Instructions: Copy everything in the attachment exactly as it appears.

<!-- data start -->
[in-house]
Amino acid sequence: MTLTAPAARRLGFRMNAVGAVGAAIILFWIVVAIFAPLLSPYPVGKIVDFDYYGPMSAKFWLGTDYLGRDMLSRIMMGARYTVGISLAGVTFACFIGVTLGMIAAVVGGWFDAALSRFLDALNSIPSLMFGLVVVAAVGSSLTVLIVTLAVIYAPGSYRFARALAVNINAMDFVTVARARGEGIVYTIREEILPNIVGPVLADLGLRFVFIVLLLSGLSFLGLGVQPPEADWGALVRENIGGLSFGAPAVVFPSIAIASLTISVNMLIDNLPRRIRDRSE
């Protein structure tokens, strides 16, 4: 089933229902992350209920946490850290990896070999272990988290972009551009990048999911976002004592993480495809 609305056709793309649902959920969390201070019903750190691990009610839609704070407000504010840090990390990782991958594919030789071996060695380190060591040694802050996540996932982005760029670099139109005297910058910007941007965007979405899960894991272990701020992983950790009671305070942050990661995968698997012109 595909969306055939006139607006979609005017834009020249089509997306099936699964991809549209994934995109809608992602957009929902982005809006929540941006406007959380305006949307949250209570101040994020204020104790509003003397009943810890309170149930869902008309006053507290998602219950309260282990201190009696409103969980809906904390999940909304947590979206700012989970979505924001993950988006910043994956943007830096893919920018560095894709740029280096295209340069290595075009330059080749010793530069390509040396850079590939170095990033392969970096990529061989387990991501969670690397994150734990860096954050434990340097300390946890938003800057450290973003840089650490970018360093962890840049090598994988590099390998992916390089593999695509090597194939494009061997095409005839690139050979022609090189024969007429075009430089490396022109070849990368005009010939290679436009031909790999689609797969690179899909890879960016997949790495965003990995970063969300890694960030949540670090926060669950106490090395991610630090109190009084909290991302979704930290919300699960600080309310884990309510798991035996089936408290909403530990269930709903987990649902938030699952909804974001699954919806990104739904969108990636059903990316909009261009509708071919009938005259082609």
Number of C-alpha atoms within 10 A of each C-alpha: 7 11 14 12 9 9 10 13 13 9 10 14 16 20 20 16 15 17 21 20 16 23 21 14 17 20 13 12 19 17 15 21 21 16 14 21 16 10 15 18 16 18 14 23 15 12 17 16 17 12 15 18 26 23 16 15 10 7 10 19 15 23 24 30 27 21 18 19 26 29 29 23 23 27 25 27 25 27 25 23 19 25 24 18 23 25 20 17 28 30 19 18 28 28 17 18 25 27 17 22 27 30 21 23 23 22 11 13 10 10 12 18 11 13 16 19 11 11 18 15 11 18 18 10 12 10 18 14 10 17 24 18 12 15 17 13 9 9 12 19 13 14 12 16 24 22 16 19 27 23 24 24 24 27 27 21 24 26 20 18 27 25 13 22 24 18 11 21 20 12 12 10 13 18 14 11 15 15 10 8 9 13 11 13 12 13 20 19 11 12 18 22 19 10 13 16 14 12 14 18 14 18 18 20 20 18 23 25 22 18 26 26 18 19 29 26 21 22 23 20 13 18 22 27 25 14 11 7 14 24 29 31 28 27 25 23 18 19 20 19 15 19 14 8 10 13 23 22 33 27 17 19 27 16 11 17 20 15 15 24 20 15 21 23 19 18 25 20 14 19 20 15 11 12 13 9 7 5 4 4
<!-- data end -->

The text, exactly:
[in-house]
Amino acid sequence: MTLTAPAARRLGFRMNAVGAVGAAIILFWIVVAIFAPLLSPYPVGKIVDFDYYGPMSAKFWLGTDYLGRDMLSRIMMGARYTVGISLAGVTFACFIGVTLGMIAAVVGGWFDAALSRFLDALNSIPSLMFGLVVVAAVGSSLTVLIVTLAVIYAPGSYRFARALAVNINAMDFVTVARARGEGIVYTIREEILPNIVGPVLADLGLRFVFIVLLLSGLSFLGLGVQPPEADWGALVRENIGGLSFGAPAVVFPSIAIASLTISVNMLIDNLPRRIRDRSE
């Protein structure tokens, strides 16, 4: 089933229902992350209920946490850290990896070999272990988290972009551009990048999911976002004592993480495809 609305056709793309649902959920969390201070019903750190691990009610839609704070407000504010840090990390990782991958594919030789071996060695380190060591040694802050996540996932982005760029670099139109005297910058910007941007965007979405899960894991272990701020992983950790009671305070942050990661995968698997012109 595909969306055939006139607006979609005017834009020249089509997306099936699964991809549209994934995109809608992602957009929902982005809006929540941006406007959380305006949307949250209570101040994020204020104790509003003397009943810890309170149930869902008309006053507290998602219950309260282990201190009696409103969980809906904390999940909304947590979206700012989970979505924001993950988006910043994956943007830096893919920018560095894709740029280096295209340069290595075009330059080749010793530069390509040396850079590939170095990033392969970096990529061989387990991501969670690397994150734990860096954050434990340097300390946890938003800057450290973003840089650490970018360093962890840049090598994988590099390998992916390089593999695509090597194939494009061997095409005839690139050979022609090189024969007429075009430089490396022109070849990368005009010939290679436009031909790999689609797969690179899909890879960016997949790495965003990995970063969300890694960030949540670090926060669950106490090395991610630090109190009084909290991302979704930290919300699960600080309310884990309510798991035996089936408290909403530990269930709903987990649902938030699952909804974001699954919806990104739904969108990636059903990316909009261009509708071919009938005259082609």
Number of C-alpha atoms within 10 A of each C-alpha: 7 11 14 12 9 9 10 13 13 9 10 14 16 20 20 16 15 17 21 20 16 23 21 14 17 20 13 12 19 17 15 21 21 16 14 21 16 10 15 18 16 18 14 23 15 12 17 16 17 12 15 18 26 23 16 15 10 7 10 19 15 23 24 30 27 21 18 19 26 29 29 23 23 27 25 27 25 27 25 23 19 25 24 18 23 25 20 17 28 30 19 18 28 28 17 18 25 27 17 22 27 30 21 23 23 22 11 13 10 10 12 18 11 13 16 19 11 11 18 15 11 18 18 10 12 10 18 14 10 17 24 18 12 15 17 13 9 9 12 19 13 14 12 16 24 22 16 19 27 23 24 24 24 27 27 21 24 26 20 18 27 25 13 22 24 18 11 21 20 12 12 10 13 18 14 11 15 15 10 8 9 13 11 13 12 13 20 19 11 12 18 22 19 10 13 16 14 12 14 18 14 18 18 20 20 18 23 25 22 18 26 26 18 19 29 26 21 22 23 20 13 18 22 27 25 14 11 7 14 24 29 31 28 27 25 23 18 19 20 19 15 19 14 8 10 13 23 22 33 27 17 19 27 16 11 17 20 15 15 24 20 15 21 23 19 18 25 20 14 19 20 15 11 12 13 9 7 5 4 4